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Publication

Policy Brief: The impact on the procedural rights of defendants of cross-border access to electronic data through judicial cooperation in criminal matters

December 13, 2018 - e-evidence
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Evidence has always been at the heart of criminal justice systems, forming the building blocks of the criminal case, crucial to establishing the guilt (or innocence) of people accused of committing criminal offences. In an increasingly digitalised world, electronic data, such as the contents of communications exchanged on social media or personal information about the subscriber of an email account, may contain critical information that could be used to incriminate or exculpate a person investigated in relation to a criminal offence.  The electronic data may be stored or held by a company in a country other than where the criminal investigation is taking place.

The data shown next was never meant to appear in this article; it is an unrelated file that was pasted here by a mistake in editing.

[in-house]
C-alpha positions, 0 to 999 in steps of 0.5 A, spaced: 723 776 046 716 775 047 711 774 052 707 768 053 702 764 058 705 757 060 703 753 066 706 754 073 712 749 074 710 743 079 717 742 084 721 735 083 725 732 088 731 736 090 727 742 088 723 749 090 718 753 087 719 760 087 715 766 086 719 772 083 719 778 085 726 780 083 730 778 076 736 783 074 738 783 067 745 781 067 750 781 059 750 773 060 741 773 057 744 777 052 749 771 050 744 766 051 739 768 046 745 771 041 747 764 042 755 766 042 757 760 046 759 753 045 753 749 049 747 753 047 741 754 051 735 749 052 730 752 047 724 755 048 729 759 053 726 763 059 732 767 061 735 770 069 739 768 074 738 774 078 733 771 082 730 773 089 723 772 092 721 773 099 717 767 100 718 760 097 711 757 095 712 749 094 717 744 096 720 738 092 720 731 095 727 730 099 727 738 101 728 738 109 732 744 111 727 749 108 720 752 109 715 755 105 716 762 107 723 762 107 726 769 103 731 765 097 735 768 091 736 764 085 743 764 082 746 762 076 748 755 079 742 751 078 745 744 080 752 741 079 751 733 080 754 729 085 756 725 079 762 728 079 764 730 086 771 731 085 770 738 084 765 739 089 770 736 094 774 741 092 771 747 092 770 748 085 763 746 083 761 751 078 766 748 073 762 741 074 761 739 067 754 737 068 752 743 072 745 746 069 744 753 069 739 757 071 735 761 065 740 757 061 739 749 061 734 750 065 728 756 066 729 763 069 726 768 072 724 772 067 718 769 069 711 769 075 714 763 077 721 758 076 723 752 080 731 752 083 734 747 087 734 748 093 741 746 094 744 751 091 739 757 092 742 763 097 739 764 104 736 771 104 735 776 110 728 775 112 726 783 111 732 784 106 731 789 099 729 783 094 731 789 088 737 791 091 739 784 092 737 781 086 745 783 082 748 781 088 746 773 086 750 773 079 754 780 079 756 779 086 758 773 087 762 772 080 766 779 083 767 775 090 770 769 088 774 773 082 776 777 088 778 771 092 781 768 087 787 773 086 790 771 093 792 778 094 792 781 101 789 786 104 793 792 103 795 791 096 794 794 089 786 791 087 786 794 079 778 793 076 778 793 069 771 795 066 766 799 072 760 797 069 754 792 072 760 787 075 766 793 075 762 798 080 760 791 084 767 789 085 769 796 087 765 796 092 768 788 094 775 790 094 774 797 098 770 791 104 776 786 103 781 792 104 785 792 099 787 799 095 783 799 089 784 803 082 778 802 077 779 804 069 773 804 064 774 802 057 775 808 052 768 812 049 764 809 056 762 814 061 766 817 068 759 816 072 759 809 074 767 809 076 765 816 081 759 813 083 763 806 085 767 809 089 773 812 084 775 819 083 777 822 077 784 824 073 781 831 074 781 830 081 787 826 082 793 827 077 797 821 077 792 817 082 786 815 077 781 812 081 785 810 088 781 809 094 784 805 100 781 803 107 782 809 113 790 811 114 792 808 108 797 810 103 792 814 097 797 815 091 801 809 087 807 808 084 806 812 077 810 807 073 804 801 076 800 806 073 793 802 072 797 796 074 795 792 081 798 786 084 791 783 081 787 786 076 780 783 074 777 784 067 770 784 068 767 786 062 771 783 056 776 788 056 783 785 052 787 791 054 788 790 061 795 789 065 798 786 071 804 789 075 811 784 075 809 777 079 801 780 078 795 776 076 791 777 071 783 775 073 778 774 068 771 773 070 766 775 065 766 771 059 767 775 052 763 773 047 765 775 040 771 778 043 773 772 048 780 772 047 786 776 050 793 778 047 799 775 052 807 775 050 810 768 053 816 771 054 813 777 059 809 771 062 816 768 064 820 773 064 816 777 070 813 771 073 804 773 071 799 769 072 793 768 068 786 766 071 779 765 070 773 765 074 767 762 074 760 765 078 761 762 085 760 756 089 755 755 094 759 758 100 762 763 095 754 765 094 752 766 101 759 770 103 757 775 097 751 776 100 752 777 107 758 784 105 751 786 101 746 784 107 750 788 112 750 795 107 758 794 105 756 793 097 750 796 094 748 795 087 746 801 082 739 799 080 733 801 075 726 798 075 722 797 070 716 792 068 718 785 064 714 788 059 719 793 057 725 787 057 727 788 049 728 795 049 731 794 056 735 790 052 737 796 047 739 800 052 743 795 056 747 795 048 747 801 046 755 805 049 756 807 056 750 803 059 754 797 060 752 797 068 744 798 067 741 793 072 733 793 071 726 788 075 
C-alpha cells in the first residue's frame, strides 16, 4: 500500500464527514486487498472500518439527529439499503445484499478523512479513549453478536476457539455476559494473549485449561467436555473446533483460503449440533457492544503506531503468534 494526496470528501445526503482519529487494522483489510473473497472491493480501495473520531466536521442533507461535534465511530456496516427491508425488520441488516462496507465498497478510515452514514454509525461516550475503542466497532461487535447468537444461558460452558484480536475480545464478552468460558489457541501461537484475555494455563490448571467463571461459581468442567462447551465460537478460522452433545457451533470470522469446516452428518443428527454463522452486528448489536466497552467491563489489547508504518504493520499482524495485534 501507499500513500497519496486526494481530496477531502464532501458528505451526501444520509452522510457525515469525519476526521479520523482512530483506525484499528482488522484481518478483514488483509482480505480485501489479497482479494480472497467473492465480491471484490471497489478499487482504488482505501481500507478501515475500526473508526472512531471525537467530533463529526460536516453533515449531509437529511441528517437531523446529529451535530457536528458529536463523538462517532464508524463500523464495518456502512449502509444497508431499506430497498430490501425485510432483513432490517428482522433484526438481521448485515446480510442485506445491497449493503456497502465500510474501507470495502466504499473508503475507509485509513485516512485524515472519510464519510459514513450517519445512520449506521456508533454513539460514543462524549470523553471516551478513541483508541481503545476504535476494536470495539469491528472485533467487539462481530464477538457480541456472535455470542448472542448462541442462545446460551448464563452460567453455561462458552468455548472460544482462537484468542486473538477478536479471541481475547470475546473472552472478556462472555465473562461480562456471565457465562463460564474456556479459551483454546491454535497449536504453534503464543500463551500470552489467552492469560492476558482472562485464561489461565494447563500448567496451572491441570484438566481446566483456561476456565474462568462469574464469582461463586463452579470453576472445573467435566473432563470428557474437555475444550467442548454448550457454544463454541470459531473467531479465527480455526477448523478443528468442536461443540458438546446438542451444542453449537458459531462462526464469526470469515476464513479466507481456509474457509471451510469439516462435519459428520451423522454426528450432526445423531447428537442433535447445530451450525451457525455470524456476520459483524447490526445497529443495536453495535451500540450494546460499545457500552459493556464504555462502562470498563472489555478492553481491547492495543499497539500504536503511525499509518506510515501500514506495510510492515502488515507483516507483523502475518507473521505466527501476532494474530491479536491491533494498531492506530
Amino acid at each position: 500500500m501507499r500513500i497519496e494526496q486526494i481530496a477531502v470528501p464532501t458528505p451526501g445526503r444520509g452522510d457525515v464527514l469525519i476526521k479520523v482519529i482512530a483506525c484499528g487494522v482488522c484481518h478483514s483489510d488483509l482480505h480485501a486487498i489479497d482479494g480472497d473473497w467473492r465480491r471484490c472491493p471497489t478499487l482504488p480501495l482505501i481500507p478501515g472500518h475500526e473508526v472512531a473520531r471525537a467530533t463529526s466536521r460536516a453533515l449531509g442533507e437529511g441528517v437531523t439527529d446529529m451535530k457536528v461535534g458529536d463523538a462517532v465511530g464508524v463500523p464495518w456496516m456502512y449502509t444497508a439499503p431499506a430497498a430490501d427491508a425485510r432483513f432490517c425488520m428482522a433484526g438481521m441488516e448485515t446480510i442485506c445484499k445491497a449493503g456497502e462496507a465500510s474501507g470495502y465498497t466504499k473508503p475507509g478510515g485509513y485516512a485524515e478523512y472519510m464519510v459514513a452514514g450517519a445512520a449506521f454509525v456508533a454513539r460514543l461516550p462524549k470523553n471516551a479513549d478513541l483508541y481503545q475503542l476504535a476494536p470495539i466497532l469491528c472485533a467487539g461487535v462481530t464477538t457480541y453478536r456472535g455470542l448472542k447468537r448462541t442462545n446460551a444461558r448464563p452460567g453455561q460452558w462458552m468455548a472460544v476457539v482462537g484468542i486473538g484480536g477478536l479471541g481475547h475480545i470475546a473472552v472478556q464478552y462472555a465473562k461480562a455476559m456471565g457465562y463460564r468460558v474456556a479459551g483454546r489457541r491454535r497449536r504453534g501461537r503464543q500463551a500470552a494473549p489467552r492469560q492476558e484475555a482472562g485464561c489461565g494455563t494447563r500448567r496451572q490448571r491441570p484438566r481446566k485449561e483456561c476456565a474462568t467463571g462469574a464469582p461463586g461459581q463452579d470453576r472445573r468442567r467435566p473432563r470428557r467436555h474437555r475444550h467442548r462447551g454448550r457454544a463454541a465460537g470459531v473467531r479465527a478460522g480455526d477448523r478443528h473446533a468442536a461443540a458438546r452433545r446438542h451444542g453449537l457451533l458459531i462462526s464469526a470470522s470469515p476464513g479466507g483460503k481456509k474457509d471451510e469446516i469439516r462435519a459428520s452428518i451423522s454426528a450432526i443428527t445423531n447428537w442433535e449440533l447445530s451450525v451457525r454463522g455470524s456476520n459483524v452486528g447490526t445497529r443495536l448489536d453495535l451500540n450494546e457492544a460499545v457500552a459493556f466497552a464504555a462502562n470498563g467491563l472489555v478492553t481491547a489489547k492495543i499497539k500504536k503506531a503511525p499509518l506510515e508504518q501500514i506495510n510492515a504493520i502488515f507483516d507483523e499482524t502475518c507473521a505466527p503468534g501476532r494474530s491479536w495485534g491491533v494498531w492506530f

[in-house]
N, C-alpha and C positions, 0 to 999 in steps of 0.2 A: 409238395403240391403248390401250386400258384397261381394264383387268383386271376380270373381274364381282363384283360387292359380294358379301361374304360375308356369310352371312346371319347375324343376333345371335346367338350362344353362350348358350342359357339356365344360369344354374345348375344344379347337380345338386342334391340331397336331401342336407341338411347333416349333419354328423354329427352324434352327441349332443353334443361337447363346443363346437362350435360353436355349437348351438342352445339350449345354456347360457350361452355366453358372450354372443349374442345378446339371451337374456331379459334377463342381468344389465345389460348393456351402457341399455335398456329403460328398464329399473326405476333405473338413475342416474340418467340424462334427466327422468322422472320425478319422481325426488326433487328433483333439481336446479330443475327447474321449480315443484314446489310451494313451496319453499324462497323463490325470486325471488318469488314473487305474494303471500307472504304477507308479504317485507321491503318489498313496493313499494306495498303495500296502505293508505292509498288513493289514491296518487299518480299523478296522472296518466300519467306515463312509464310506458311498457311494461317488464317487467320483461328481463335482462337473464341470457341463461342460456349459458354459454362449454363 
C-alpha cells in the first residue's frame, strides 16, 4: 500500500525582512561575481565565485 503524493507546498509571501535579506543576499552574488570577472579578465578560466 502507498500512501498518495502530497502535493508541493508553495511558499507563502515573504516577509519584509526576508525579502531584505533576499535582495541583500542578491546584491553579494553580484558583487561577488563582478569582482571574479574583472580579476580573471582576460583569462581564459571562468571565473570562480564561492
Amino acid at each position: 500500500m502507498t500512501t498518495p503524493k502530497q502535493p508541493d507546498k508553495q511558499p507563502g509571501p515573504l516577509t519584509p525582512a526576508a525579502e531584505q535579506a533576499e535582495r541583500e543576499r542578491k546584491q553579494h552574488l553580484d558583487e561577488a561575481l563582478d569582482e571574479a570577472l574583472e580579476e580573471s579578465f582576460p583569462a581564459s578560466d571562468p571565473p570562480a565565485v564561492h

Law enforcement authorities can turn to a range of tools to gather objects and information, including electronic data, located abroad that may later be used as evidence at trial. Fundamentally, these tools are one-sided, designed according to the needs of law enforcement authorities and do not provide or foresee the needs of the defence.

The aim of this paper is to analyse the impact of current mechanisms for the cross-border access to electronic data on the fairness of criminal proceedings. The paper highlights the concerns on e-evidence and the right to a fair trial, challenges to the fairness of a criminal process, lack of accountability with respect to the use of the existing mechanisms, and implications on the rule of law, and proposes a number of recommendations for reform.

This brief has been prepared in the context of the JUD-IT (Judicial Cooperation in Criminal Matters and Electronic IT Data in the EU: Ensuring Efficient Cross-Border Cooperation and Mutual Trust) Project, and supported by the Justice Programme of the European Union.

If you are a journalist interested in this story, please telephone Fair Trials’ press department on +44 (0) 20 7822 2370 or +32 (0) 2 360 04 71.

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